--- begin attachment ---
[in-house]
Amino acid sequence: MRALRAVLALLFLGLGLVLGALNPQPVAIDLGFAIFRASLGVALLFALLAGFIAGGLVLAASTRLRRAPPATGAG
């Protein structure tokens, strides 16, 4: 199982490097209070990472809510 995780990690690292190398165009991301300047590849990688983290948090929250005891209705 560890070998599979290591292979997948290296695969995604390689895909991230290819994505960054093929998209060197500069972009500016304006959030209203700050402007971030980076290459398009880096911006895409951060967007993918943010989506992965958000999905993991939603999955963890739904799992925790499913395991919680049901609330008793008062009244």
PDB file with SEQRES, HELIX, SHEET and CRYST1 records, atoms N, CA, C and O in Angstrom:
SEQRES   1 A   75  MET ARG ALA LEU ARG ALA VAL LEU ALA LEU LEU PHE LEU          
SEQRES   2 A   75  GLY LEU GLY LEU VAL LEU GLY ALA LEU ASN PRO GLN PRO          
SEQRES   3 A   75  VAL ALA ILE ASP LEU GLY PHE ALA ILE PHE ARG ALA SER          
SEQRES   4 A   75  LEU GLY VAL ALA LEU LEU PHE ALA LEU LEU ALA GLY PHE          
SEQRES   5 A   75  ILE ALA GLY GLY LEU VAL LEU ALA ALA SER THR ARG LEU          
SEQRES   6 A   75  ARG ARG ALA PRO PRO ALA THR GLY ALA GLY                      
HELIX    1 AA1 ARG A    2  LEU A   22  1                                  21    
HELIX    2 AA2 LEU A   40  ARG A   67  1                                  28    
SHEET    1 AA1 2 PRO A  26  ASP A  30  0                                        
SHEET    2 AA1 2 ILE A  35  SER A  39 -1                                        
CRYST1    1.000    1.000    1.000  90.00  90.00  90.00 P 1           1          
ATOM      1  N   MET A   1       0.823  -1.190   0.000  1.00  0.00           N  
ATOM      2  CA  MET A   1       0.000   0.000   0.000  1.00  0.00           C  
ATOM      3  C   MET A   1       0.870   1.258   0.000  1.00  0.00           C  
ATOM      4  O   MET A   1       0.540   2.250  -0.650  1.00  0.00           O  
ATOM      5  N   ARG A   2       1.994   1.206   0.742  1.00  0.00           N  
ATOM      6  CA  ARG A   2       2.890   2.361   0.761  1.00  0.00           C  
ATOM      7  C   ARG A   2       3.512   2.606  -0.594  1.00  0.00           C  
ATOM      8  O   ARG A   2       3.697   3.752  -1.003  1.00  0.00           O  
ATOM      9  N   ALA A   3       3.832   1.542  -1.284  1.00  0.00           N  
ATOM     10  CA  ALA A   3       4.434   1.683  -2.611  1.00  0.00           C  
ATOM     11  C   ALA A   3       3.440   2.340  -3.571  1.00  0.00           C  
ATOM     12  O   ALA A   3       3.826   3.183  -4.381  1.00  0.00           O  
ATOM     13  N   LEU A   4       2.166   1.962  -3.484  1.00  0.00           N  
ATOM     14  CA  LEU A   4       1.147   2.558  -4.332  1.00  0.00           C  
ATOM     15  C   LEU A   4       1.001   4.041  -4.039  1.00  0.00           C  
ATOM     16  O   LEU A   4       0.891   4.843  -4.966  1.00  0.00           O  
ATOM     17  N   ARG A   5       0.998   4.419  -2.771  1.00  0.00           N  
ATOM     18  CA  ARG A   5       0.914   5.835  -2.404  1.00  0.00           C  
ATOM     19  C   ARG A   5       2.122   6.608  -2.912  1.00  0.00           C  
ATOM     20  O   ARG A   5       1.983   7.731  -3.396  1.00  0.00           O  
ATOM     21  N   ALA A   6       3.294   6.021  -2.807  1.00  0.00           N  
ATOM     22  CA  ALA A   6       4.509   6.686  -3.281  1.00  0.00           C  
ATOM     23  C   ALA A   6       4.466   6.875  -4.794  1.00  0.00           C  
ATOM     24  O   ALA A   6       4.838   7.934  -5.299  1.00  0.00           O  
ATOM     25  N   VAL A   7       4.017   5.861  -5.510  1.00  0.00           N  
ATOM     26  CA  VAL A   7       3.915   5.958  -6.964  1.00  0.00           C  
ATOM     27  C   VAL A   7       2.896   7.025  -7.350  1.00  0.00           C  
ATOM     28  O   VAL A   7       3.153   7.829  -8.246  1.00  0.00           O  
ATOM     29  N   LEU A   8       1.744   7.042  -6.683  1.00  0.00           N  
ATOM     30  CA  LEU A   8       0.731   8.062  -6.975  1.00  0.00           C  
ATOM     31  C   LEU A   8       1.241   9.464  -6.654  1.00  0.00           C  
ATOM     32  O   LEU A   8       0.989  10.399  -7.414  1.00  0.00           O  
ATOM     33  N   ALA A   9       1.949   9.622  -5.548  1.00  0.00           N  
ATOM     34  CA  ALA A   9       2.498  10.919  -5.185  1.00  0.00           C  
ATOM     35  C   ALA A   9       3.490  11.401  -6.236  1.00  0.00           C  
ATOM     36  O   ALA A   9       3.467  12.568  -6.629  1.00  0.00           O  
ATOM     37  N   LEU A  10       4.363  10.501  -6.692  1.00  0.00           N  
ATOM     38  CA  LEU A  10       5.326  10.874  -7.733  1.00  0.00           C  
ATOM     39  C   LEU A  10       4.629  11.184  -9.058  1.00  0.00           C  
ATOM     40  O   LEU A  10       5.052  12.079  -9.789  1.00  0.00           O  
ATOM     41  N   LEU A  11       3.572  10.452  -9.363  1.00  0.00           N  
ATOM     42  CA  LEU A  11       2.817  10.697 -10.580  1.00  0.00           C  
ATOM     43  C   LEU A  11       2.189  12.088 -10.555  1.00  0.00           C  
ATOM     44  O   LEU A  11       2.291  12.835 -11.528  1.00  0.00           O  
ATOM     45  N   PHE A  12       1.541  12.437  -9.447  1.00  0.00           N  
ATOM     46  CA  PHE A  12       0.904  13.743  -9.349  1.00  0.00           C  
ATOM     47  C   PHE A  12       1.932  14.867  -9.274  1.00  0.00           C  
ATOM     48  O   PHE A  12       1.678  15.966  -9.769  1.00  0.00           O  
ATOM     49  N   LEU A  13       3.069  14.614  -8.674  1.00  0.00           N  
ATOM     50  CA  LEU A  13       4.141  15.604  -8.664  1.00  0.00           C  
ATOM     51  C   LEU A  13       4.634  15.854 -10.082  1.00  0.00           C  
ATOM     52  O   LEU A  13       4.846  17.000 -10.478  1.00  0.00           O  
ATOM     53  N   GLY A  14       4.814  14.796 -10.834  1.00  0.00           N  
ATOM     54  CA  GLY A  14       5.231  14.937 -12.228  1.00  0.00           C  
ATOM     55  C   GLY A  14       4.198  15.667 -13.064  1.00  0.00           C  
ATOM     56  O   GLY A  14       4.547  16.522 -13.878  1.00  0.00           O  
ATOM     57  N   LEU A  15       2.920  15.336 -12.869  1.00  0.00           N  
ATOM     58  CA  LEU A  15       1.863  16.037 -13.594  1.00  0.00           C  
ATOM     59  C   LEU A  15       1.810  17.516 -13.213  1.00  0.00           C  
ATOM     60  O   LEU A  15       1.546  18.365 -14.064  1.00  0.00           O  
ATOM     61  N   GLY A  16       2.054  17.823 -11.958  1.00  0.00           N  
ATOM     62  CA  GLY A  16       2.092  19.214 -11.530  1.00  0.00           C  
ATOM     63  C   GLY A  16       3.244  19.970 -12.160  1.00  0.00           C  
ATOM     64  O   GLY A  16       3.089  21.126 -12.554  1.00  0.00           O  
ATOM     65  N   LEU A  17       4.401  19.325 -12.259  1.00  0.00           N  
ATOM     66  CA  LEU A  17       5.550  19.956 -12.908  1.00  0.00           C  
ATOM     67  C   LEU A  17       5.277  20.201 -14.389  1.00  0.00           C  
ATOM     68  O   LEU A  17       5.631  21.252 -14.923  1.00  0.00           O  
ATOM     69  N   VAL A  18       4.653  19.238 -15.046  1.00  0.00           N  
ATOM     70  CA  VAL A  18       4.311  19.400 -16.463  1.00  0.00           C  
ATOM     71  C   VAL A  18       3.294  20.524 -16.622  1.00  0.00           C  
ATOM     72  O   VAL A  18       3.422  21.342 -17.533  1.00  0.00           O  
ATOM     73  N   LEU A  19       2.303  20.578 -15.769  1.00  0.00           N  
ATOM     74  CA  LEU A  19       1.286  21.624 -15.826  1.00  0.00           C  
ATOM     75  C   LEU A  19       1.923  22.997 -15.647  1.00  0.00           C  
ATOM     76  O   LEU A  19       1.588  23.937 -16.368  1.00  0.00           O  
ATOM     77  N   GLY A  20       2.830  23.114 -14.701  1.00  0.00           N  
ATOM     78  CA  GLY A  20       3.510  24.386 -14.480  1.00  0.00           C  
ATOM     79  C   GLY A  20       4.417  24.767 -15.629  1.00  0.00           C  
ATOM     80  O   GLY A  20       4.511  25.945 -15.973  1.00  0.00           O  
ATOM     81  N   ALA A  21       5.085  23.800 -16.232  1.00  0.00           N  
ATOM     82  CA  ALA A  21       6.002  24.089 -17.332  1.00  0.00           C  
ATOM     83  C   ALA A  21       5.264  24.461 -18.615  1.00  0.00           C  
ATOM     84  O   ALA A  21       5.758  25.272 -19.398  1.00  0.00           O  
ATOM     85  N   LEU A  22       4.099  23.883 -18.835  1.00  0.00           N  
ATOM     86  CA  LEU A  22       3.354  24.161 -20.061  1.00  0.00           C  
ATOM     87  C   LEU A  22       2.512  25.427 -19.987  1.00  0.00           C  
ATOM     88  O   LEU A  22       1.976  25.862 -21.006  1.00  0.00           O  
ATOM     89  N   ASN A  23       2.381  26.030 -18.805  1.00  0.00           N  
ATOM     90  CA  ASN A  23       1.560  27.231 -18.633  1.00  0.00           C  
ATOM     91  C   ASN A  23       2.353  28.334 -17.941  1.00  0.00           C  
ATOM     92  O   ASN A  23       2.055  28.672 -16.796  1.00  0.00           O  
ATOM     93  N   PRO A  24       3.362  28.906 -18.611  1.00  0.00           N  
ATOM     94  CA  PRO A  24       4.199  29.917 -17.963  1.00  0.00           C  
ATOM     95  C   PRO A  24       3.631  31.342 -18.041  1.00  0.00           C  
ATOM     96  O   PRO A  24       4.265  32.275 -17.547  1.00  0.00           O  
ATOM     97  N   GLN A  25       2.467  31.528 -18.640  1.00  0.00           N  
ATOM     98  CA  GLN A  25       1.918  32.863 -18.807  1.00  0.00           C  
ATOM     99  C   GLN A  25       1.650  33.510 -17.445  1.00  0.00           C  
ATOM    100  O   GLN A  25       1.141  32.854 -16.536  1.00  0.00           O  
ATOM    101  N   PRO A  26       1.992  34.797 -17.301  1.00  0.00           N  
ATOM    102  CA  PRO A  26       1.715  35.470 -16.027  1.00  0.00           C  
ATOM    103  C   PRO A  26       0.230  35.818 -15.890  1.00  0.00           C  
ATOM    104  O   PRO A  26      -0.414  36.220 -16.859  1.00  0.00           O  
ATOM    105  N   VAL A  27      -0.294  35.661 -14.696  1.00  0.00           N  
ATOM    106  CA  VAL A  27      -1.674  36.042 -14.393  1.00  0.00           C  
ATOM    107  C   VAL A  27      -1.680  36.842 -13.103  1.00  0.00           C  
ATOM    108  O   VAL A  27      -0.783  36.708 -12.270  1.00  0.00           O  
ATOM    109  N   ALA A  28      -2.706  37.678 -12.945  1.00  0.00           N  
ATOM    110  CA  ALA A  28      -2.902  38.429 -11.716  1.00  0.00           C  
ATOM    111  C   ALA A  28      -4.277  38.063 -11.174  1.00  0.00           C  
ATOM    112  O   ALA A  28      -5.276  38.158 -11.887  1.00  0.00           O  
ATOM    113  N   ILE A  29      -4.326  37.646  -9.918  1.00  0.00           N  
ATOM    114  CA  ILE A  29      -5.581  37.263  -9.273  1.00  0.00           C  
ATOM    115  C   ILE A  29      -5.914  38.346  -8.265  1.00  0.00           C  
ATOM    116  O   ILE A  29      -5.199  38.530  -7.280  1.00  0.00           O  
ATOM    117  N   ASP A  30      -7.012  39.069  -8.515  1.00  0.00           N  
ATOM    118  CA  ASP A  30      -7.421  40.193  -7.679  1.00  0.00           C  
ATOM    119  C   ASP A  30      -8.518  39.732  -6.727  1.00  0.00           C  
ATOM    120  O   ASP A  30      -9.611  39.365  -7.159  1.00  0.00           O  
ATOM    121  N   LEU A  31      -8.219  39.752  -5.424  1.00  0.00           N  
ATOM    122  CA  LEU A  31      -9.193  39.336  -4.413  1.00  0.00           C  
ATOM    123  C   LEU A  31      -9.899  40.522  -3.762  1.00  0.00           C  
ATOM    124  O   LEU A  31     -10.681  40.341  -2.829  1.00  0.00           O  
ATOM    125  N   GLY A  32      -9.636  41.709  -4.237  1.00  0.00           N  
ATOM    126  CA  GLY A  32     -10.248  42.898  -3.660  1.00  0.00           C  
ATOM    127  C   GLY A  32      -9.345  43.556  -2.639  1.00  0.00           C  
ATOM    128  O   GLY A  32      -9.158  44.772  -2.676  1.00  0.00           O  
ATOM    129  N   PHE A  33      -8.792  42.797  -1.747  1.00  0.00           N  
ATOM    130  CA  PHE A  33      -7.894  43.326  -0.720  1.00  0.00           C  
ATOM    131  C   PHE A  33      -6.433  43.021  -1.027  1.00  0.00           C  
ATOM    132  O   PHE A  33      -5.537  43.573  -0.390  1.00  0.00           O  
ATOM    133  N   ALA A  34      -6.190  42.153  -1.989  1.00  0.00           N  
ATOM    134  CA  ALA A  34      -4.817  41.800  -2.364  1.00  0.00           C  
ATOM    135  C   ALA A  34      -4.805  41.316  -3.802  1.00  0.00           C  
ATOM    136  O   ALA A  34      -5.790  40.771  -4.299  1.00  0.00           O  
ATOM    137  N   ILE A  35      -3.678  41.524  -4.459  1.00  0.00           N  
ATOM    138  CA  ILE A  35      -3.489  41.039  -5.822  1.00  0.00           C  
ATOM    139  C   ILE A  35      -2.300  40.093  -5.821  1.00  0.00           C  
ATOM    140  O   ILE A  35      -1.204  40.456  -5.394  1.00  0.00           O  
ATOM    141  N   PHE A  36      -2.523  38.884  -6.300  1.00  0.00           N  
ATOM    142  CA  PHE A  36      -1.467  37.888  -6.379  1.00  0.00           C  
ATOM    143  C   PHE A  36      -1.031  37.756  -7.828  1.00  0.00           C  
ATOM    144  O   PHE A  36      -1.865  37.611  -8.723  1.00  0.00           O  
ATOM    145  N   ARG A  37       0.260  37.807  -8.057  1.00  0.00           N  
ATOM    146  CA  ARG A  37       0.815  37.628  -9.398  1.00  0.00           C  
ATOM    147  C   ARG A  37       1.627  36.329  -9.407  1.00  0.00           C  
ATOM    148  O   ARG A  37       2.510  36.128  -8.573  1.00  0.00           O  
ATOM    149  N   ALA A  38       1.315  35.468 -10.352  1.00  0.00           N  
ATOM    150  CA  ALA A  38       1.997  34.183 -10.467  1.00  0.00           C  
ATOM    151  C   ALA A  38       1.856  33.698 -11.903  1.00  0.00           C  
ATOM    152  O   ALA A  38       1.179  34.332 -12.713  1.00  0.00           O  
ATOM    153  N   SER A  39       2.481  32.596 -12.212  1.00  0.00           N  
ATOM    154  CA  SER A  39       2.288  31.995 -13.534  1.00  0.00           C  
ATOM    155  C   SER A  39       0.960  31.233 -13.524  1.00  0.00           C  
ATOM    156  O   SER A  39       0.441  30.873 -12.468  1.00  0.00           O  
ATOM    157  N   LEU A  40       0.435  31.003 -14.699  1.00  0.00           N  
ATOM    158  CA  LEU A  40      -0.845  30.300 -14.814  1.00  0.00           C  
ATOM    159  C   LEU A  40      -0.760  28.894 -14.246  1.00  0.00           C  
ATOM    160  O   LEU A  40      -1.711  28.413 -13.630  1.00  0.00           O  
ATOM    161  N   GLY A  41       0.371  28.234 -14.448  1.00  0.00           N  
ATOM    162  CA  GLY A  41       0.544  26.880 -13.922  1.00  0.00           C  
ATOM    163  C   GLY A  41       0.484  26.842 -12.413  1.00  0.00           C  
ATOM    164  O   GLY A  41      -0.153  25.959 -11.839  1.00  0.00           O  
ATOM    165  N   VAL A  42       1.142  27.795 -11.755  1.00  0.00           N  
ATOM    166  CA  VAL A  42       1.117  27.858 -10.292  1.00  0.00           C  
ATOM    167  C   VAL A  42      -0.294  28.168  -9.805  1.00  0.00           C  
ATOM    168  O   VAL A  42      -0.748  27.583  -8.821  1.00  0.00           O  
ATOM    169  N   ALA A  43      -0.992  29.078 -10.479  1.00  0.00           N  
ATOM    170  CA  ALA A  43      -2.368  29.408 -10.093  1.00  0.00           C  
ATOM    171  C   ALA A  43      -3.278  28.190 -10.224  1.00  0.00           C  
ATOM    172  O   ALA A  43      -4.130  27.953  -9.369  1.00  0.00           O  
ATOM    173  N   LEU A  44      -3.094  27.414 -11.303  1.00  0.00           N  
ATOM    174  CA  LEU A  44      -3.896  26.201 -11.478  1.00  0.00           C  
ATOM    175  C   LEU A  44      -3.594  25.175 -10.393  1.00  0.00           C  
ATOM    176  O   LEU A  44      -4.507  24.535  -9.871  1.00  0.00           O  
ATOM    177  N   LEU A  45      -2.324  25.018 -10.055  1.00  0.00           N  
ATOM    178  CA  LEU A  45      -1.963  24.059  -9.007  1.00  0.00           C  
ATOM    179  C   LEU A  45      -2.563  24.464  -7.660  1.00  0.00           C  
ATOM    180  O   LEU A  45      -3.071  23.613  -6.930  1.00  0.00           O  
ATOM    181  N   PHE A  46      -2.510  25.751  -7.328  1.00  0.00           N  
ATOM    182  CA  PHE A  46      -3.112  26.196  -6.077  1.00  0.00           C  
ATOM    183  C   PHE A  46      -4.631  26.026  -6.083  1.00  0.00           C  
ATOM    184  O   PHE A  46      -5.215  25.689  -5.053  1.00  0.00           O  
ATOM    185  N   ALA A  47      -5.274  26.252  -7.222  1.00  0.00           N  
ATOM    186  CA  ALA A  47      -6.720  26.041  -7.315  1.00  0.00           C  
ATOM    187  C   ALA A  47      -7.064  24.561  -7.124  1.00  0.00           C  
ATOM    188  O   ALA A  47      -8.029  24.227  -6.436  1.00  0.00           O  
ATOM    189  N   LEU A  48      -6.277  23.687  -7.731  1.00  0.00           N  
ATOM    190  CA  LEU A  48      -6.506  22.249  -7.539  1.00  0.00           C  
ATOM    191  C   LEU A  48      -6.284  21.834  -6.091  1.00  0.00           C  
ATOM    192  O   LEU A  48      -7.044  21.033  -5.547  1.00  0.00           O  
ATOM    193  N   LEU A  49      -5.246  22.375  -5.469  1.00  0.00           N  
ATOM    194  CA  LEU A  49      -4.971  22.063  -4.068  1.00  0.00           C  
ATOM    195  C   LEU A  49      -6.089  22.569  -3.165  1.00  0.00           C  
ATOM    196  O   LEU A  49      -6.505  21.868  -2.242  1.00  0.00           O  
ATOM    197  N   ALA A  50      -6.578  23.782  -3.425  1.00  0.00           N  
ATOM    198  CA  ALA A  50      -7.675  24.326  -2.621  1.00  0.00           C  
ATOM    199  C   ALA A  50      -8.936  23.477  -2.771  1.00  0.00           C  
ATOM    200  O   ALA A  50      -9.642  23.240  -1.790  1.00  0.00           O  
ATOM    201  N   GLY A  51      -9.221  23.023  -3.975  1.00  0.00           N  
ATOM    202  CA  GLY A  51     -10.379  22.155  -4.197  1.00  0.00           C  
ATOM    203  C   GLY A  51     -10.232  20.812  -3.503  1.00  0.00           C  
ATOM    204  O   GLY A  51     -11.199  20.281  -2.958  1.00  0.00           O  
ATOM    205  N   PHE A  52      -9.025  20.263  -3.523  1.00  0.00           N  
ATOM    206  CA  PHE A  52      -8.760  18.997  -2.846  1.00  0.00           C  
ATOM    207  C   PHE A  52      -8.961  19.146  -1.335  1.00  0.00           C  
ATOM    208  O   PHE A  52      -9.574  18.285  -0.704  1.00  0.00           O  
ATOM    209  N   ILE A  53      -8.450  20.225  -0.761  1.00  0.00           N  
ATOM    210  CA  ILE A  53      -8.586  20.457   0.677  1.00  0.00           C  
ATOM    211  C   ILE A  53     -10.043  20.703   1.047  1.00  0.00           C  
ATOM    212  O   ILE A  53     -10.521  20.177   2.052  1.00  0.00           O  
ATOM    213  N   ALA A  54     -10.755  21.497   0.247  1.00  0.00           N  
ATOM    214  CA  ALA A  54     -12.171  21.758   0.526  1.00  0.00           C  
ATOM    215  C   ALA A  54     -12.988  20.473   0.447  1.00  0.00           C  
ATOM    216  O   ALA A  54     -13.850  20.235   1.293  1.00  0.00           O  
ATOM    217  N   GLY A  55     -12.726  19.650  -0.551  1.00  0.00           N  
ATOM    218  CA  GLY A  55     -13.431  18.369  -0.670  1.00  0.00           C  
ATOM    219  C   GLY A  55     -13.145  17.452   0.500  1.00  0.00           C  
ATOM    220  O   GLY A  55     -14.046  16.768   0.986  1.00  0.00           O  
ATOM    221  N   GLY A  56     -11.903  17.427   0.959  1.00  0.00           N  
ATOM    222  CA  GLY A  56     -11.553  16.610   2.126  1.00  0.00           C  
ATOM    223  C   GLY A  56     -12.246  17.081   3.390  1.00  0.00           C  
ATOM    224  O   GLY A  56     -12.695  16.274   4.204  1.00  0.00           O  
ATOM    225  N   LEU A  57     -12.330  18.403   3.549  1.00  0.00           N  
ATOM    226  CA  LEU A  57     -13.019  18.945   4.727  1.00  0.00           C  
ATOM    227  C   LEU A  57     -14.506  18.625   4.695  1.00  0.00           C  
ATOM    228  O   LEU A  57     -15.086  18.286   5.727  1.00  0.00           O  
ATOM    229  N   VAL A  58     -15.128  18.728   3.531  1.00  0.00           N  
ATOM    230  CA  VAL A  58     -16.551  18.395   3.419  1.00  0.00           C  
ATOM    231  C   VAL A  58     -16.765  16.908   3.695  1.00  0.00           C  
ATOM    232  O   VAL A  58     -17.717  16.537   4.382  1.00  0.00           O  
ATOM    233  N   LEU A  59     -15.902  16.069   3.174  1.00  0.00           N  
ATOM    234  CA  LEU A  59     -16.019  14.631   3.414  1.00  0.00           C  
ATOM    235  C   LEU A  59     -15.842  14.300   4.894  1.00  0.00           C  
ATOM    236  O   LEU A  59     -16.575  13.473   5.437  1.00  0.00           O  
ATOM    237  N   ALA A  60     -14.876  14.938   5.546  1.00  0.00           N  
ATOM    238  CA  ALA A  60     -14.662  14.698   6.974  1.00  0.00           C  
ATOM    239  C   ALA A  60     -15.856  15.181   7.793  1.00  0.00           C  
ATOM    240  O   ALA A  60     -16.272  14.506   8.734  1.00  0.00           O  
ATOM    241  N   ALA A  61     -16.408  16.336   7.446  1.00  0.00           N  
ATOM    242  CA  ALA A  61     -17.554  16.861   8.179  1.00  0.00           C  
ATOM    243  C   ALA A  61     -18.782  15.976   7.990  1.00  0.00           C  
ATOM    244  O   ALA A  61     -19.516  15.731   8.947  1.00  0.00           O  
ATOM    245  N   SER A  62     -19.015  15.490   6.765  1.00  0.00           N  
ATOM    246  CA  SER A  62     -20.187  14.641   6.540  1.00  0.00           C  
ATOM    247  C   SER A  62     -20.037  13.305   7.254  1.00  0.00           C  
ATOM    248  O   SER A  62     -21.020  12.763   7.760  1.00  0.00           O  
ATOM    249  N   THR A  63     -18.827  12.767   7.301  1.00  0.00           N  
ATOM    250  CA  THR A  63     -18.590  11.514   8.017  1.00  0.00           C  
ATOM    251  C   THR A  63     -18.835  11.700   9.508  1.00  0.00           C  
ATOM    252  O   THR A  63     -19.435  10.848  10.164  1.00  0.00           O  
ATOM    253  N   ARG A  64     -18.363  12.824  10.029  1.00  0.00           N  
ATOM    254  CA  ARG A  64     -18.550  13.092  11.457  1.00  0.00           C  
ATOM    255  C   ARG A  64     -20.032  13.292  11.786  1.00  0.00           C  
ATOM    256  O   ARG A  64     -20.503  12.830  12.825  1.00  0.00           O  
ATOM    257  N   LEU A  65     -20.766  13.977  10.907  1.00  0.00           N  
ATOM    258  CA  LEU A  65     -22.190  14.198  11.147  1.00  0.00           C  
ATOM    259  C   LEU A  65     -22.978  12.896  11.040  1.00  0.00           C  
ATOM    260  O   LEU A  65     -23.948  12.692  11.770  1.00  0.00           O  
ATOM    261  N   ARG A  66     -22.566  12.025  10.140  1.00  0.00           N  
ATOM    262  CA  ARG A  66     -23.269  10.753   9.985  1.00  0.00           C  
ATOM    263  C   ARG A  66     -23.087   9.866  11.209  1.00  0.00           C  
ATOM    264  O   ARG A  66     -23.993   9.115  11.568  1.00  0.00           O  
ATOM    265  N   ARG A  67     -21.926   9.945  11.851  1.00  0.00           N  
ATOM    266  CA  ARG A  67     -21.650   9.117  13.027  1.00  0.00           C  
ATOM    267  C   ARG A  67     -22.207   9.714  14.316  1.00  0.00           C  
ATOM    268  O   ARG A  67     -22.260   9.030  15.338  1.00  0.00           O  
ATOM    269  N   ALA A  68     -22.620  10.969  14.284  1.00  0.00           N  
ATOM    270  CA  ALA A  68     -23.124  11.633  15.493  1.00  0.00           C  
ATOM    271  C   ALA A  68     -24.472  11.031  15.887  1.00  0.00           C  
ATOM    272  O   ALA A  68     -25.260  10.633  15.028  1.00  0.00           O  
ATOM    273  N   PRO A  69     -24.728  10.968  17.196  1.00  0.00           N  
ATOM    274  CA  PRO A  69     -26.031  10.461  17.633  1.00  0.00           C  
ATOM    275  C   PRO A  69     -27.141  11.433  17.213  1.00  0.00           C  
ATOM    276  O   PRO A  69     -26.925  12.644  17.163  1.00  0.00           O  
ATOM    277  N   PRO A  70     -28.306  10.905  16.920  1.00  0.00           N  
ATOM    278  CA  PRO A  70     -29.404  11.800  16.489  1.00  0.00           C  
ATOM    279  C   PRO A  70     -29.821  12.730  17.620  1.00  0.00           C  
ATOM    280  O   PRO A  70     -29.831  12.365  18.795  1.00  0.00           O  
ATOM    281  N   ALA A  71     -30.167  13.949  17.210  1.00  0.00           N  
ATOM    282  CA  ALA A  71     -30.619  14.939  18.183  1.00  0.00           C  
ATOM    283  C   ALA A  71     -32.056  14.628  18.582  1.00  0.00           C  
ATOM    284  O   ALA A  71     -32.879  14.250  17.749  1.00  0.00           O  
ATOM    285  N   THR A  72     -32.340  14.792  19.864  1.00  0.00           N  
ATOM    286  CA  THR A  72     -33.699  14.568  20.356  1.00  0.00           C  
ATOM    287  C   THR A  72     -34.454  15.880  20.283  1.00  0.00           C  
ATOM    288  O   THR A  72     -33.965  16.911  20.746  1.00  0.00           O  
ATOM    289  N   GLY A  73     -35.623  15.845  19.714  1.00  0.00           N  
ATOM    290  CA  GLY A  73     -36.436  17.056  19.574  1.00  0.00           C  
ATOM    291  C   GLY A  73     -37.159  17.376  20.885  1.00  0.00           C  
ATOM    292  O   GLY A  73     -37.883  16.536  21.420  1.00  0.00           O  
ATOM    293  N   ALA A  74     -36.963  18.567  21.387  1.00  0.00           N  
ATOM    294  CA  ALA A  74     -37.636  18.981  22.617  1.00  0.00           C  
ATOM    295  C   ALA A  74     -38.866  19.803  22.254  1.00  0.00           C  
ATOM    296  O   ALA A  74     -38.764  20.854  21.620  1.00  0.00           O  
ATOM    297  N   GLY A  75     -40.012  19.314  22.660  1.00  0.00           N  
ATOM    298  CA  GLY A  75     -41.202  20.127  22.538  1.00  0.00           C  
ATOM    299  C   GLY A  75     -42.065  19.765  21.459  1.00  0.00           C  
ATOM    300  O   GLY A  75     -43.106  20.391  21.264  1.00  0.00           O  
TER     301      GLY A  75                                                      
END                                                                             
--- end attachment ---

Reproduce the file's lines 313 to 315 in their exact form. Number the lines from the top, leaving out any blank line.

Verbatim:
ATOM    298  CA  GLY A  75     -41.202  20.127  22.538  1.00  0.00           C  
ATOM    299  C   GLY A  75     -42.065  19.765  21.459  1.00  0.00           C  
ATOM    300  O   GLY A  75     -43.106  20.391  21.264  1.00  0.00           O  